by Sarah Curry
Director of Fiscal Policy Studies
The weather is getting warmer, the plants are in bloom and people are starting to spend more time outside. Yes, it’s springtime and as we get more comfortable with the season change, one thing continues to put a damper on things, tax day. April 15th will be here before you know it, but do you know exactly how long it took you to pay for those taxes? If we broke down every tax you have to pay, federal, state, property, etc. how long would it take? What is the cost of government in the terms of a calendar? The day when you have earned enough money to pay your total tax bill for the year has earned the coined phrase, Tax Freedom Day.
According to the Tax Foundation, North Carolina taxpayers will experience their Tax Freedom Day on April 14th, four days later than last year. Here are our neighboring states:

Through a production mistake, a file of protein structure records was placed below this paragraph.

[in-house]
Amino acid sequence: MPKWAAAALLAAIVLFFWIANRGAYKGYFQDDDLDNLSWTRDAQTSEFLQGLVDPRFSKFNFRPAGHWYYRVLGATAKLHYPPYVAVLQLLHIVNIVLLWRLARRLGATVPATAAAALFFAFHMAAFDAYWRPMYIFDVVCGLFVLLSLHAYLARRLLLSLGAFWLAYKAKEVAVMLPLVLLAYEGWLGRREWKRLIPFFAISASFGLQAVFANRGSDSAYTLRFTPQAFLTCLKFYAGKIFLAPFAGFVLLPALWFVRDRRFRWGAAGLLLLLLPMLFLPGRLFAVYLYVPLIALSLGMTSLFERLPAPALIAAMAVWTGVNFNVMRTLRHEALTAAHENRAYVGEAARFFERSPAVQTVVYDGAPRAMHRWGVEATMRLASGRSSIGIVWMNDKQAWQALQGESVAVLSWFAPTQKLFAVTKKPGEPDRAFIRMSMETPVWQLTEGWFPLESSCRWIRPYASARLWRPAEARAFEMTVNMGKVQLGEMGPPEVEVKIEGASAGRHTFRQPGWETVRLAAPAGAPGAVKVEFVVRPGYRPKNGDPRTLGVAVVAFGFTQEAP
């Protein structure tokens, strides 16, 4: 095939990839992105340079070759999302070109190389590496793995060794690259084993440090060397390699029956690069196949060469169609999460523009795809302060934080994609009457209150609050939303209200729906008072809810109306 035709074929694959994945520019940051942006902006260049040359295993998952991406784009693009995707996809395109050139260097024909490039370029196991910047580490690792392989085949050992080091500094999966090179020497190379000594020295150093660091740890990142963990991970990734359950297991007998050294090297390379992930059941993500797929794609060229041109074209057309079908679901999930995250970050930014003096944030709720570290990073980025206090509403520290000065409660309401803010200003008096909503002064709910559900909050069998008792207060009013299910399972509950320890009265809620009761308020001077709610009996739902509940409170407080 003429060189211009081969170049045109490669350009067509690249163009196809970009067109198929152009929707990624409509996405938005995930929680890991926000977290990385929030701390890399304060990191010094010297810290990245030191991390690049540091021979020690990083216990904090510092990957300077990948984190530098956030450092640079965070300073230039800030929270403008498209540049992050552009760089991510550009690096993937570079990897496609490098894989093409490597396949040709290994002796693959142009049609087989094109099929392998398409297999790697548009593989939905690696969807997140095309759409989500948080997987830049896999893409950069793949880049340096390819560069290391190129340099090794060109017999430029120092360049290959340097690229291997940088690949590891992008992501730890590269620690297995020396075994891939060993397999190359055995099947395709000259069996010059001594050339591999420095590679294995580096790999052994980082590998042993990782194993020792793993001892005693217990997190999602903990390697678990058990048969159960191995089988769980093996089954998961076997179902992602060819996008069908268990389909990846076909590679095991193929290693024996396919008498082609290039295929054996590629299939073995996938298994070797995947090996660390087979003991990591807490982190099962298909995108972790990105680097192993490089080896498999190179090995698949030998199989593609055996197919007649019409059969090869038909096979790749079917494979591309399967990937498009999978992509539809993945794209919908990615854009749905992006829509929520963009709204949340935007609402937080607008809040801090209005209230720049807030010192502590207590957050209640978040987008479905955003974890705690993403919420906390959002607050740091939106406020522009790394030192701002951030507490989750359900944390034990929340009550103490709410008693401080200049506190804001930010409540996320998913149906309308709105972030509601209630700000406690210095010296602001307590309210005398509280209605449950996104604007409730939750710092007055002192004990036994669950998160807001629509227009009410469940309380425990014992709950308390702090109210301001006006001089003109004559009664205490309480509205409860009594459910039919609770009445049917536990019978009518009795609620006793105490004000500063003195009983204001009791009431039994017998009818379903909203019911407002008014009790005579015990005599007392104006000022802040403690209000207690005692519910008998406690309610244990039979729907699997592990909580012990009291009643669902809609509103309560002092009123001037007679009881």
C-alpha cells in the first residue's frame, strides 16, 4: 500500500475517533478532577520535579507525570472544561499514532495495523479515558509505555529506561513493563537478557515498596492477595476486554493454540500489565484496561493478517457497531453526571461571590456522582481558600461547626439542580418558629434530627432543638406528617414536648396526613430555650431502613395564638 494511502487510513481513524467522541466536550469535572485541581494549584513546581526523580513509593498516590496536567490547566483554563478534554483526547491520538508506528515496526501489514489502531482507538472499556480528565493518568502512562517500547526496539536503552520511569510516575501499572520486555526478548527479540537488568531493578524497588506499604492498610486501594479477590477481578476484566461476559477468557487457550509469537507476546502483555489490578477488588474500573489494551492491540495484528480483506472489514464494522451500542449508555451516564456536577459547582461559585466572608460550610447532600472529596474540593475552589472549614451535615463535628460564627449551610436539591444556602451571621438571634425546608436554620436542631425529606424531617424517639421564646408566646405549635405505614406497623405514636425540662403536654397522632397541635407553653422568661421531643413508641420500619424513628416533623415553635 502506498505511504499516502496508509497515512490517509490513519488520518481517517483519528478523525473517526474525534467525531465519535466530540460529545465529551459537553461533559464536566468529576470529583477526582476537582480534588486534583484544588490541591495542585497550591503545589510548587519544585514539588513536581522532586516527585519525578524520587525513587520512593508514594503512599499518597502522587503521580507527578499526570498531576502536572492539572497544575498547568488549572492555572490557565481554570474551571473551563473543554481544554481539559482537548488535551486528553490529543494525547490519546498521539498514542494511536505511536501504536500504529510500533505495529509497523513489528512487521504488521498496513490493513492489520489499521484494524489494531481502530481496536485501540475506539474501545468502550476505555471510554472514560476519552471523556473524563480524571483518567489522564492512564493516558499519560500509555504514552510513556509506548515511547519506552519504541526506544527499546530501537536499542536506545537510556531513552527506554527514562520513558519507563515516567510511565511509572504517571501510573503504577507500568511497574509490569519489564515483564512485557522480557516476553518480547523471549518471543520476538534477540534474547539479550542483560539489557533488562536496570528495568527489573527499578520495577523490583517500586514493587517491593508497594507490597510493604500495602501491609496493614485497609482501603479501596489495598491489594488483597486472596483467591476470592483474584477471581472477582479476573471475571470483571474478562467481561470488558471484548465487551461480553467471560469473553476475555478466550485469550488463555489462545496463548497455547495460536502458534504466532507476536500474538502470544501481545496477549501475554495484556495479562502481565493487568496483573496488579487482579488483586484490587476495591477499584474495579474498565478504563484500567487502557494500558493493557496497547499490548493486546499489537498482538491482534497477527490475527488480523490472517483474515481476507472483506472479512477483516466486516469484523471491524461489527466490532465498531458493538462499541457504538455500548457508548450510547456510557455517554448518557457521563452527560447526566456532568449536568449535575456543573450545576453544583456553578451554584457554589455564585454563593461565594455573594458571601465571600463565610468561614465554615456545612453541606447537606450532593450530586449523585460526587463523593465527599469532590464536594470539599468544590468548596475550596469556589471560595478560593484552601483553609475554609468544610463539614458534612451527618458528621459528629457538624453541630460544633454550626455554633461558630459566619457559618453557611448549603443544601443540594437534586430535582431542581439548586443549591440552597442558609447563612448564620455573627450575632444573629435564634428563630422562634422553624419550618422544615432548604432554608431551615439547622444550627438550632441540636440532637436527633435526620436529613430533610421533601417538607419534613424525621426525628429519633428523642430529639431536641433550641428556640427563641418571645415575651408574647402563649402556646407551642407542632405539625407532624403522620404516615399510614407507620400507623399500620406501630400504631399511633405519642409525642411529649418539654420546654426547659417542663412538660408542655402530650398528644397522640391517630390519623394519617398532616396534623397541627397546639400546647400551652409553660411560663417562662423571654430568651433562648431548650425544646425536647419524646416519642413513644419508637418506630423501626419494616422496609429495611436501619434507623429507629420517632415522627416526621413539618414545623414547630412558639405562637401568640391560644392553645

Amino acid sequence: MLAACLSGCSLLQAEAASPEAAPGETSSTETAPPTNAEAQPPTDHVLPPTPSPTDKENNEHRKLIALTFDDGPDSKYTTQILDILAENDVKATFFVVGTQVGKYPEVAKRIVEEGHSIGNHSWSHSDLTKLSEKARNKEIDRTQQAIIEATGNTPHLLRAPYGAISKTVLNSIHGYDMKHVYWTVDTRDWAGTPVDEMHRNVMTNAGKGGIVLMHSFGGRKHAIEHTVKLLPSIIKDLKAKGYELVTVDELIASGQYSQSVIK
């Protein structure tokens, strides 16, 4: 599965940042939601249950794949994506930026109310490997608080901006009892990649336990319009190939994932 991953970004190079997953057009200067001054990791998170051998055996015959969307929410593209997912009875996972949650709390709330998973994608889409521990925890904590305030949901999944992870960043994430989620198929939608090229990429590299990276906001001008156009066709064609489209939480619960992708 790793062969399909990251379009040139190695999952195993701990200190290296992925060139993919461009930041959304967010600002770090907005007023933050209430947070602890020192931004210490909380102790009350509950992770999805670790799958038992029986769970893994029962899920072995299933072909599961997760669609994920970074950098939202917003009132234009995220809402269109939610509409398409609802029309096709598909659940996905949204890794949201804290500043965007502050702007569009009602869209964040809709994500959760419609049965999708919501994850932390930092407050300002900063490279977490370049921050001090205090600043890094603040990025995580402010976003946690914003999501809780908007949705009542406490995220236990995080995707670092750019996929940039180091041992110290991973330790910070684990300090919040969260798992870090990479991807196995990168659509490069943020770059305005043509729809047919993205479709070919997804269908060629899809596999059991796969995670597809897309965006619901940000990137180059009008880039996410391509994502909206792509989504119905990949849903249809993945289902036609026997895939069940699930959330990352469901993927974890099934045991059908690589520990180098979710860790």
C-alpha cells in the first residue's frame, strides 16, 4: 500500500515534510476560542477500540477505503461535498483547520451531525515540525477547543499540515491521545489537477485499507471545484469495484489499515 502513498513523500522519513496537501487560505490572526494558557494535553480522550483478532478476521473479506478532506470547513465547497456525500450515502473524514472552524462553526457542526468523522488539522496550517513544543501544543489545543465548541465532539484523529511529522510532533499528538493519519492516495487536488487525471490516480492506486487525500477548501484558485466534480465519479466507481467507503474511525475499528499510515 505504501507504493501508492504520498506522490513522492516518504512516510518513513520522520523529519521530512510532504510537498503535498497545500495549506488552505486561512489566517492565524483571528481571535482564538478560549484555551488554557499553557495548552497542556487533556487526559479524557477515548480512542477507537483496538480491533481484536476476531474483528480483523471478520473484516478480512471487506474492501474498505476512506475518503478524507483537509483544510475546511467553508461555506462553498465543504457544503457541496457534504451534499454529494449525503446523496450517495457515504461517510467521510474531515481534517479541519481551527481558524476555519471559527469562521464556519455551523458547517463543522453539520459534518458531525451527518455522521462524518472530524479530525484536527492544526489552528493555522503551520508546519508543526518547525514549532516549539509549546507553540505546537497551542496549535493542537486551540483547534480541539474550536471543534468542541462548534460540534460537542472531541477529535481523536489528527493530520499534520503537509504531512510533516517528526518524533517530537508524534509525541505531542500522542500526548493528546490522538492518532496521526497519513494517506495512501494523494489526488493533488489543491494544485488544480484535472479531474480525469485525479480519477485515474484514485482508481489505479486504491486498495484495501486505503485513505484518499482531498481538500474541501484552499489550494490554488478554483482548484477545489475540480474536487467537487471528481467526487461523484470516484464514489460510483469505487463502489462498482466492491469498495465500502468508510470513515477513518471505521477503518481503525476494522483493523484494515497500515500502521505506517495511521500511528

According to the Tax Foundation’s research:
In 2014, Americans will pay $3.0 trillion in federal taxes and $1.5 trillion in state taxes, for a total tax bill of $4.5 trillion, or 30.2 percent of income. The latest ever Tax Freedom Day was May 1, 2000, meaning Americans paid 33.0 percent of their total income in taxes. A century earlier, in 1900, Americans paid only 5.9 percent of their income in taxes, meaning Tax Freedom Day came on January 22.
Since 2002, federal expenses have exceeded federal revenues, with the budget deficit exceeding $1 trillion annually from 2009 to 2012 and over $800 billion in 2013. In 2014, the deficit will continue to decline to $636 billion. If we include this annual federal borrowing, which represents future taxes owed, Tax Freedom Day would occur on May 6, 15 days later. The latest ever deficit-inclusive Tax Freedom Day occurred during World War II on May 21, 1945.
If you want to read more about Tax Freedom Day in America for 2014, click here for the Tax Foundation’s full report.